Ending a marriage requires planning for most aspects of your life. Before you divorce or separate, you need to assure that your financial and legal plans meet your future needs.
Prenuptial and postnuptial agreements
A prenuptial agreement entered before marriage or a postnuptial agreement executed afterwards can help govern property division. These also have advantages for couples if one spouse is involved in a business or owns complex financial instruments, collectibles or assets that are difficult to value. It can protect a spouse’s business interest or compensate a spouse who gives up an asset in settlement.
Determine how much you now spend each year individually and as a couple and prepare a budget. There are many financial issues that need addressed.
First, consider how common expenses such as school tuition and the children’s activities will be allocated. Couples may have to pay for additional transportation costs for child visitation or consider moving closer.
Spouses will pay expenses with one income that were previously shared. Determine whether your income can cover household expenses. If expenses exceed your income, you should consider options such as reallocating investments or reducing spending.
Spouses are not required to pay taxes on assets received in settlement if the transfer occurs within one year after the marriage ends or is related to its dissolution. To be related, the settlement must typically occur within six years after the marriage ends and come from terms in your original or modified settlement or decree.
There may be some tax consequences, however, for nonresident aliens. Unnecessary taxes may also be incurred if a qualified domestic relations order is not issued for dividing qualified plans.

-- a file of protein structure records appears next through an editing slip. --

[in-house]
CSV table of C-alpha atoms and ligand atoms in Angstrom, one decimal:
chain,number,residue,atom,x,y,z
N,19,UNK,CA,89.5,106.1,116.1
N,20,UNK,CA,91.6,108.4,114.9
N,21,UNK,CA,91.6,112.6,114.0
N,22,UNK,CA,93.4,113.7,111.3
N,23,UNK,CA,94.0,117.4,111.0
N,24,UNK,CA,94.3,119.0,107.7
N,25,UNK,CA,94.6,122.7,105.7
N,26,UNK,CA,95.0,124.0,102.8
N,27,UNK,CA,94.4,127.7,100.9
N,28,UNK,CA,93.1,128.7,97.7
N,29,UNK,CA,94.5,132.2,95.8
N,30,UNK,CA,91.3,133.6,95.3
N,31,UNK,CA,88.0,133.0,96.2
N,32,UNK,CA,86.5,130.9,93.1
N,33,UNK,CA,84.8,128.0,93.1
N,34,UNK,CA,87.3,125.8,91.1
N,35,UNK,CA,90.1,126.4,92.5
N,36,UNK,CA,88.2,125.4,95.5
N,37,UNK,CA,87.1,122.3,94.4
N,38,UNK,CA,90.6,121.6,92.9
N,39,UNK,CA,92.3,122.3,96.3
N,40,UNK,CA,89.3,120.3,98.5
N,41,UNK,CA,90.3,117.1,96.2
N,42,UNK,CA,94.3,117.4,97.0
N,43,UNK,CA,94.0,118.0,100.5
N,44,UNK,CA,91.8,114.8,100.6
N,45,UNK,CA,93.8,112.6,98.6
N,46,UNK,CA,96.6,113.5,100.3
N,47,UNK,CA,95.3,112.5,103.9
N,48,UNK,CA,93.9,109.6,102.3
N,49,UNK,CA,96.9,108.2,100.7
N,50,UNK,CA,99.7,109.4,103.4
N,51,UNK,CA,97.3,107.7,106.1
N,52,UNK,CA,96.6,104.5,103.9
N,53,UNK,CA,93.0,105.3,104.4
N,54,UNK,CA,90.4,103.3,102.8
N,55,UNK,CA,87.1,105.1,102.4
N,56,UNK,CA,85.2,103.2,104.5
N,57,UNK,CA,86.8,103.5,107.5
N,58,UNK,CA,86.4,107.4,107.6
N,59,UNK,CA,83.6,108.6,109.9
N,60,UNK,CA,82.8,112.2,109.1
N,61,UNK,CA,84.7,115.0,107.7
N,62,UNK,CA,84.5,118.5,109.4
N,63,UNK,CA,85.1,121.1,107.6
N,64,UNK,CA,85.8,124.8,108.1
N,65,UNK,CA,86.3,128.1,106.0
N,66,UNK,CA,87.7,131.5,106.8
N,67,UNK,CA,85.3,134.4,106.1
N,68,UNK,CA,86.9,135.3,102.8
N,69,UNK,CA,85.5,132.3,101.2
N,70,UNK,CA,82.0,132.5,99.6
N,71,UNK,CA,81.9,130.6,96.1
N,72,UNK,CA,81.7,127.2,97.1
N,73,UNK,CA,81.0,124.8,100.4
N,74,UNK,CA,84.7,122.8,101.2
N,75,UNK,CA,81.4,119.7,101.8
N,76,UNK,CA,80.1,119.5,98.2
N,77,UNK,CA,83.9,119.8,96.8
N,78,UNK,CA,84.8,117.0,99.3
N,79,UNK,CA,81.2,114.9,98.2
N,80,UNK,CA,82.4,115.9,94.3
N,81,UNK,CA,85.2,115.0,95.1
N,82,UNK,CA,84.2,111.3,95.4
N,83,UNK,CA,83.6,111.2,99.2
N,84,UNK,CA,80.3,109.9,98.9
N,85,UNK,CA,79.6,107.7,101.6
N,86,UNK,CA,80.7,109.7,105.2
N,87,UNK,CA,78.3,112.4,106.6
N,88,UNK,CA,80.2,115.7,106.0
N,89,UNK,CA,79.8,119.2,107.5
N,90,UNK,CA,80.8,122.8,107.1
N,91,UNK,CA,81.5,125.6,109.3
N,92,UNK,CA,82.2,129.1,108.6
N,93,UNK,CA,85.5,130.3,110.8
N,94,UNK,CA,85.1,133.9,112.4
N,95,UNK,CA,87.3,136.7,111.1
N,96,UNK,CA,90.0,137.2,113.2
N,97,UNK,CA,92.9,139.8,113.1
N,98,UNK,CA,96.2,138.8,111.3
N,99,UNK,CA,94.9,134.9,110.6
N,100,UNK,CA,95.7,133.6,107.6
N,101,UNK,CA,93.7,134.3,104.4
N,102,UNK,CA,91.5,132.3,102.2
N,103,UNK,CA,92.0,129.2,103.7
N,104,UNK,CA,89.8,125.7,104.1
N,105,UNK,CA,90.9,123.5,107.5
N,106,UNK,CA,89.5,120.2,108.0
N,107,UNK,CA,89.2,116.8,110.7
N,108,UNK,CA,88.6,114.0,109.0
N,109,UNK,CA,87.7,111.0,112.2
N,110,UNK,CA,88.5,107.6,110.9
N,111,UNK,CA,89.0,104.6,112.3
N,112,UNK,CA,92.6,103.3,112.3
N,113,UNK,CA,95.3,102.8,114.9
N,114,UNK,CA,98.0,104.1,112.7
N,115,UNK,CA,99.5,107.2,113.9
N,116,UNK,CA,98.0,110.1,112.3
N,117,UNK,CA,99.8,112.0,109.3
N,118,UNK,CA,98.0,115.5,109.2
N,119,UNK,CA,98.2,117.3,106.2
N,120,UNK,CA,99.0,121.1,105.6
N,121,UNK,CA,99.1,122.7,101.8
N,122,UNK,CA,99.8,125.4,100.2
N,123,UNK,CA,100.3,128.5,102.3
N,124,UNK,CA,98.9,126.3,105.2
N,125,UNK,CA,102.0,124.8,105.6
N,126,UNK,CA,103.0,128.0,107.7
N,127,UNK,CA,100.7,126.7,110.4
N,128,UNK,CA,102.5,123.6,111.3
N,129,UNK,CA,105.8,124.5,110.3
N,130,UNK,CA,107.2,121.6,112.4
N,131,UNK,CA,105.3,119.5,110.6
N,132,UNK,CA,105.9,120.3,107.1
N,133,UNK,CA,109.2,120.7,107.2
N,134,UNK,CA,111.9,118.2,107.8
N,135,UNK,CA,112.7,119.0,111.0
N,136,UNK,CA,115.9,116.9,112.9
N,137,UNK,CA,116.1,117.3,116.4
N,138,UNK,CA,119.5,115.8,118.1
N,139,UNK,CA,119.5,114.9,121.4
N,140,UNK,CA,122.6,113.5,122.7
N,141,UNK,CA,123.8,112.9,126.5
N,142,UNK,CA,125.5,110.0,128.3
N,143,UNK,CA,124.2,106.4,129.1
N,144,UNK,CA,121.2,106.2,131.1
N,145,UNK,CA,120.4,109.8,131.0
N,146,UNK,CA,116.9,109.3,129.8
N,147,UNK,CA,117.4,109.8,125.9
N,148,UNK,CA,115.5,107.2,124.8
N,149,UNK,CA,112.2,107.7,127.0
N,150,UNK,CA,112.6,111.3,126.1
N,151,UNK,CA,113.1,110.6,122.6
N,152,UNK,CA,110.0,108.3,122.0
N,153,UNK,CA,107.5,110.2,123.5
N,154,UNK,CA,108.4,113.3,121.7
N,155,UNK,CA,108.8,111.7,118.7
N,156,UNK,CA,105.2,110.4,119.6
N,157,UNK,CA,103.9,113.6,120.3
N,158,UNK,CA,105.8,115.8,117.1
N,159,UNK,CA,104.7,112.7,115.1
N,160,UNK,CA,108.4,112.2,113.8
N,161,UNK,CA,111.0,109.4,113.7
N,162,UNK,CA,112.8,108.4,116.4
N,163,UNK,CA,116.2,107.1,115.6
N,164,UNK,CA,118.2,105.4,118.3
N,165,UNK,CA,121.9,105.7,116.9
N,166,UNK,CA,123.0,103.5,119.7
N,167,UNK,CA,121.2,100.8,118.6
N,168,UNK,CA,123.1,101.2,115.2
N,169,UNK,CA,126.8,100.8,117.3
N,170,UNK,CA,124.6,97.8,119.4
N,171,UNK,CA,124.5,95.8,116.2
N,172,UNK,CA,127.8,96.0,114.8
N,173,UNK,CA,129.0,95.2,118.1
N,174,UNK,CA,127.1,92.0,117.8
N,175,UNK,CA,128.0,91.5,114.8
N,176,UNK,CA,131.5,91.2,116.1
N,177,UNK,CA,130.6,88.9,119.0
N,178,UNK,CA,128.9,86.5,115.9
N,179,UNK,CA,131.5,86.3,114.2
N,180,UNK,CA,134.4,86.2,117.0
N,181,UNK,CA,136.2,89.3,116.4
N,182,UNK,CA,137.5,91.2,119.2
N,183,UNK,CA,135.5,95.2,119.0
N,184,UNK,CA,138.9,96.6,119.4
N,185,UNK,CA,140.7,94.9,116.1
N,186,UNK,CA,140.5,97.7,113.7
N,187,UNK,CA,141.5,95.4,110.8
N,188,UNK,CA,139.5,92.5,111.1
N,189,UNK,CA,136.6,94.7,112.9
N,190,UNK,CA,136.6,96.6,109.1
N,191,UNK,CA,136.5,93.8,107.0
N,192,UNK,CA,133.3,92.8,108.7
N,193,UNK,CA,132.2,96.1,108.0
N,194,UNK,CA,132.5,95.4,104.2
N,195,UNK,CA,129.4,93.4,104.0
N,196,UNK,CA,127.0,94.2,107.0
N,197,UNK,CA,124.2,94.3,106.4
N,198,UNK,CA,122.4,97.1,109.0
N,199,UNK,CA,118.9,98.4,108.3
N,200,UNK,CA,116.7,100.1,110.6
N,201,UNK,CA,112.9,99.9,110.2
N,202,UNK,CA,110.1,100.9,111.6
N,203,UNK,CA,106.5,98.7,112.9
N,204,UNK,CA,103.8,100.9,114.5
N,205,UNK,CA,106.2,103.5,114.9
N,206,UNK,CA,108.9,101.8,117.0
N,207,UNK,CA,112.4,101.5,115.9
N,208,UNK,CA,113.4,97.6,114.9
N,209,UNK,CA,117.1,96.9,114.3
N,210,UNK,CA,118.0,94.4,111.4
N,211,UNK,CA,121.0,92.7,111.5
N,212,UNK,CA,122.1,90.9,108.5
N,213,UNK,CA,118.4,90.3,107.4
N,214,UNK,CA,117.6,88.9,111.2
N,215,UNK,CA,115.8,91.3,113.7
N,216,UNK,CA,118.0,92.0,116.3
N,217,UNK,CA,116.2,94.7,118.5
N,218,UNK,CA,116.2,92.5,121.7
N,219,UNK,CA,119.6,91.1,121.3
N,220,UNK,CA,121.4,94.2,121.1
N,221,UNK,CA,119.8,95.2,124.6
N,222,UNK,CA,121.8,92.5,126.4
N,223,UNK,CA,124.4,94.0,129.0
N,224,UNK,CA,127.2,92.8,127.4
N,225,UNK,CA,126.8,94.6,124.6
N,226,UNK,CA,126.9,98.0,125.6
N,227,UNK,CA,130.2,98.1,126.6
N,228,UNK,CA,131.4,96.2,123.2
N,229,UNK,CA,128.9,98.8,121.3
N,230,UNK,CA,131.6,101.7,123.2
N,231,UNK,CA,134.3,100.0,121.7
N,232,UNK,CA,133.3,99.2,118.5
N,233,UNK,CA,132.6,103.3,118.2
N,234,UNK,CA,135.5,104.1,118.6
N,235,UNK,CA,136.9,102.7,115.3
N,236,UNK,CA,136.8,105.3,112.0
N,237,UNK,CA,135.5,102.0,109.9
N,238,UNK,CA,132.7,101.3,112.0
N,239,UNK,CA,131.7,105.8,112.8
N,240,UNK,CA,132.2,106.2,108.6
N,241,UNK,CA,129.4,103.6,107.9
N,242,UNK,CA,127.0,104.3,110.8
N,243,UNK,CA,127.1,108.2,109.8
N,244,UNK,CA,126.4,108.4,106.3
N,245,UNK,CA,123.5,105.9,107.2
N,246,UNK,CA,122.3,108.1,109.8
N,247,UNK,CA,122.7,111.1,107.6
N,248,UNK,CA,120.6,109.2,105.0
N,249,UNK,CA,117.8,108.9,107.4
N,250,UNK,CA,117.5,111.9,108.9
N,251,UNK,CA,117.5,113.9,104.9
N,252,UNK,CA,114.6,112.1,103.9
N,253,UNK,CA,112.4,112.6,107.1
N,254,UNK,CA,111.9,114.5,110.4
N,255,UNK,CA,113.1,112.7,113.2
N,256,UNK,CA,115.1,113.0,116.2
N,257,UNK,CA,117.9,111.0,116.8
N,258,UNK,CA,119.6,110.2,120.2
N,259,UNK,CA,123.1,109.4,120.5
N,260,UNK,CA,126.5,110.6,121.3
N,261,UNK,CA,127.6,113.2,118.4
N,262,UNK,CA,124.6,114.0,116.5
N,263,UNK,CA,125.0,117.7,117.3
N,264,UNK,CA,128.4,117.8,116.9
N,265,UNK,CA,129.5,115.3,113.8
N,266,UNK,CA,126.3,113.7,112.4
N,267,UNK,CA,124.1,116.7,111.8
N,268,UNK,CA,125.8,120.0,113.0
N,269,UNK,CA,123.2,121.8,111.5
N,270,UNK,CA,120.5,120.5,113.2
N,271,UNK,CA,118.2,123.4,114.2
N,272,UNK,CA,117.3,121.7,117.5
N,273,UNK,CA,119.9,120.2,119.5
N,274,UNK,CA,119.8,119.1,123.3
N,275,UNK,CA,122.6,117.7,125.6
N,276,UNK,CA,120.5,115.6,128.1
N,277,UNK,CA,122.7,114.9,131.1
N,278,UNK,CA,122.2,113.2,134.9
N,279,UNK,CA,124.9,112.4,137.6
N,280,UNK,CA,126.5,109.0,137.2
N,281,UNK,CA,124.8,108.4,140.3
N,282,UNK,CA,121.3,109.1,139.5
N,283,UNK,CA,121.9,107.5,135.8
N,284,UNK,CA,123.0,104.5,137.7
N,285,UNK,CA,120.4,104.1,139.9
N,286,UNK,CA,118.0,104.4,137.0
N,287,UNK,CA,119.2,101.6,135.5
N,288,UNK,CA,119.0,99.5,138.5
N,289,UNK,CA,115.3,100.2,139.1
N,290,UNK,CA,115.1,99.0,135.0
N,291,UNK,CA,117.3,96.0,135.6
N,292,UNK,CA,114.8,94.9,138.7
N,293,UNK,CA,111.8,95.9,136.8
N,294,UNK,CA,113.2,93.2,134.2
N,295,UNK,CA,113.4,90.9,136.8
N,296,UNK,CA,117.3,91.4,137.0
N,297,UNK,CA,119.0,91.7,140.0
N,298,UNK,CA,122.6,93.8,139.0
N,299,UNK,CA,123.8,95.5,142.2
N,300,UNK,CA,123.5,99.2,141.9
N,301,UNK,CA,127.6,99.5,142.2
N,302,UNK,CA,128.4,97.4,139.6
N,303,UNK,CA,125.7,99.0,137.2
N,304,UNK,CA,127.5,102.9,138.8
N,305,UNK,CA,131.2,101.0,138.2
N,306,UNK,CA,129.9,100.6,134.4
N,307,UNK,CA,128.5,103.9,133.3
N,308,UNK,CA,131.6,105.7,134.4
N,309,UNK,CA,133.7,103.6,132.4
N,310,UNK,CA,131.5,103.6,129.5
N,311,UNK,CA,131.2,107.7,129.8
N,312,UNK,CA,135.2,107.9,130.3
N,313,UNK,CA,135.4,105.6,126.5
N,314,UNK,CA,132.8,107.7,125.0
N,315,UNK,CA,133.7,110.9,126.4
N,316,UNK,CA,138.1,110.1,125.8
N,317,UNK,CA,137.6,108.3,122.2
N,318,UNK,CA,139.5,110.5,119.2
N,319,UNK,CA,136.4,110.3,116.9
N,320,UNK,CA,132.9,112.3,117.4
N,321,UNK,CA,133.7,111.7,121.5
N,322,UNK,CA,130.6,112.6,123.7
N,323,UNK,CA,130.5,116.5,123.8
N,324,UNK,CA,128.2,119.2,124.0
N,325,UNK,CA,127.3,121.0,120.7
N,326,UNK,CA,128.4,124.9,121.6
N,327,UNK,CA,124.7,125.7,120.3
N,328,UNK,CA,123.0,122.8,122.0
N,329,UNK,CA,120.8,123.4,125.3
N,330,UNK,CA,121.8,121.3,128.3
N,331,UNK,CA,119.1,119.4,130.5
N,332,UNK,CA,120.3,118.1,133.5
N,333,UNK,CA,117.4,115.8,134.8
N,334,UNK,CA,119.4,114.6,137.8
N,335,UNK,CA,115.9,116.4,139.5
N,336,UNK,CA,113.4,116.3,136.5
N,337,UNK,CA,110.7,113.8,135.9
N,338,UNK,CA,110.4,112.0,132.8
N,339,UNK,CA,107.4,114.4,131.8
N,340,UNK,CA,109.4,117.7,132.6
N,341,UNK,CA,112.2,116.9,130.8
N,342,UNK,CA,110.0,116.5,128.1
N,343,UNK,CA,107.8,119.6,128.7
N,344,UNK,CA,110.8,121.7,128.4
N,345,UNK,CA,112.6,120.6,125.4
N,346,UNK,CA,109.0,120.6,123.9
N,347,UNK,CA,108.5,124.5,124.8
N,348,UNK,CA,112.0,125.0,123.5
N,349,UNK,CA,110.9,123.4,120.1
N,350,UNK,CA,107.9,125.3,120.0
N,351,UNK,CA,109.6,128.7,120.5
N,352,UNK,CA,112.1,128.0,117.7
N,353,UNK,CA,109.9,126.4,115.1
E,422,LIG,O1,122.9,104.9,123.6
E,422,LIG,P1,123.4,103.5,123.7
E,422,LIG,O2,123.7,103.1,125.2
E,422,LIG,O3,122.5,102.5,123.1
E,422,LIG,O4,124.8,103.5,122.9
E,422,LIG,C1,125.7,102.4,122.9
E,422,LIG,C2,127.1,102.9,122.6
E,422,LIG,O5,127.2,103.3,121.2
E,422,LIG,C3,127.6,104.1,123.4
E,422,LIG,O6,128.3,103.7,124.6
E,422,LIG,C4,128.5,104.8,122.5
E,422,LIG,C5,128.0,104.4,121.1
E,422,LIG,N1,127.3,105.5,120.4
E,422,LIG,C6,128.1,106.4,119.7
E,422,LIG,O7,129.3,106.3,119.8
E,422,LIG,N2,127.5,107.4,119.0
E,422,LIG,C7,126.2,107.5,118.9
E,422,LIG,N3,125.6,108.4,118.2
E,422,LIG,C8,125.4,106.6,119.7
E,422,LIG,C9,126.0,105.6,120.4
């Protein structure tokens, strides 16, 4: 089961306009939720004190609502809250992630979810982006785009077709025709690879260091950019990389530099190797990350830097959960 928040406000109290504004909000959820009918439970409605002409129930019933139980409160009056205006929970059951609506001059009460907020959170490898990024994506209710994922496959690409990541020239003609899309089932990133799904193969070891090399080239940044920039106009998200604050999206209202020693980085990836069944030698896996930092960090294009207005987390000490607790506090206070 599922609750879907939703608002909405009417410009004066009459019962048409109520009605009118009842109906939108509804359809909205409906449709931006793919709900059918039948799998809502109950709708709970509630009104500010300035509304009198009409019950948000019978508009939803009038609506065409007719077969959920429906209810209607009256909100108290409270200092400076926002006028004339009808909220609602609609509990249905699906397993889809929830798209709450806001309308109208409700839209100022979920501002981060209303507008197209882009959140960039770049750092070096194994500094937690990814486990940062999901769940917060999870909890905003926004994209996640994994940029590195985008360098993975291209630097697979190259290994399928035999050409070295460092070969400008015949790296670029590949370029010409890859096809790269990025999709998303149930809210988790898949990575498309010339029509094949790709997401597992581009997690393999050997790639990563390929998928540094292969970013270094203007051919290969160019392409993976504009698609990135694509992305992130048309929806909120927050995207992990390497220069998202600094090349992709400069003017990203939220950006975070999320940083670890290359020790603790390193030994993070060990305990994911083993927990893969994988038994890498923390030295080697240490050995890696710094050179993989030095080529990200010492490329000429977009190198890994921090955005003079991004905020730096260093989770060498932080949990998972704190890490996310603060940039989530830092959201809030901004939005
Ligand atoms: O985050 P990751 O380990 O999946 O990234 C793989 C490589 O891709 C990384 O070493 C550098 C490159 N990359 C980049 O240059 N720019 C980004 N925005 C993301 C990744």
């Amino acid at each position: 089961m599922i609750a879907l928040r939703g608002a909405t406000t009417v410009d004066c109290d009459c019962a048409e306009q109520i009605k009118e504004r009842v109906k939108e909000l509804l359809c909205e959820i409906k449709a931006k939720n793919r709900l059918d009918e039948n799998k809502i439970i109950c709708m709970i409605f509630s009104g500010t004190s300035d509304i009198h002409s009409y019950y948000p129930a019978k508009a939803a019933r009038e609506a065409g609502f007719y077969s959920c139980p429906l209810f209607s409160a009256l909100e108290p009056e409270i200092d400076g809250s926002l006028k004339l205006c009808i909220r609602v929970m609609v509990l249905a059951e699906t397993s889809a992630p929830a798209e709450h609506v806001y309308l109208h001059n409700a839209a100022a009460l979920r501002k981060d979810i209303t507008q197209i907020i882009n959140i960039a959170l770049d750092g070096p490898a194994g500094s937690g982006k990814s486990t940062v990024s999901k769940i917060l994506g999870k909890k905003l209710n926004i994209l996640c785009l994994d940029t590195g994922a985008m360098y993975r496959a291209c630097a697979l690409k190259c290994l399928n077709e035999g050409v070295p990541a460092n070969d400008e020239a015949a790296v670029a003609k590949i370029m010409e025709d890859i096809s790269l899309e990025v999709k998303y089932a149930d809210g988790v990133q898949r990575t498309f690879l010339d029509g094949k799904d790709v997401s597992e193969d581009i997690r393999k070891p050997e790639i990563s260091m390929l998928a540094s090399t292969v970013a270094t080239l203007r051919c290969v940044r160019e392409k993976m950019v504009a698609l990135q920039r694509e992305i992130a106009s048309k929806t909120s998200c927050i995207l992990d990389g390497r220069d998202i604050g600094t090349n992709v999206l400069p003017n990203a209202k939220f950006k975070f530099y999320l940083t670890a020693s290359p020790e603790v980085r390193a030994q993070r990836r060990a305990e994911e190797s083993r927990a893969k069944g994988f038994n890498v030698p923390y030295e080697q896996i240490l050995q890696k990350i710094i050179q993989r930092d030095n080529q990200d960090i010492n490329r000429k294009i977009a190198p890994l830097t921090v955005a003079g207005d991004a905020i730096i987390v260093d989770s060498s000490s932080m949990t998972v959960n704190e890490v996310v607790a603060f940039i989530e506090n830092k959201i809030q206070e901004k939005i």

While property allocated through a settlement may not have tax liability, there may be capital gains taxes for the sale of assets that appreciated. The cost basis and potential tax consequences of any assets should be considered.
There have been tax changes for spousal support. Alimony for divorces entered since 2019 is no longer deductible or reportable as income by the recipient spouse.
Spouses should also consider funding continuing obligations to their former spouse. For example, they can obtain life insurance to fund obligations such as child or spousal support or college tuition payments.
You need to consider how assets are valued, whether these assets are liquid, and how property in the divorce can meet your financial needs.
The home deserves special consideration. In addition to the cost of keeping it, one spouse will have to refinance the mortgage. It may also be sold.
An attorney can help you consider these matters. They can also help seek a fair and reasonable decree.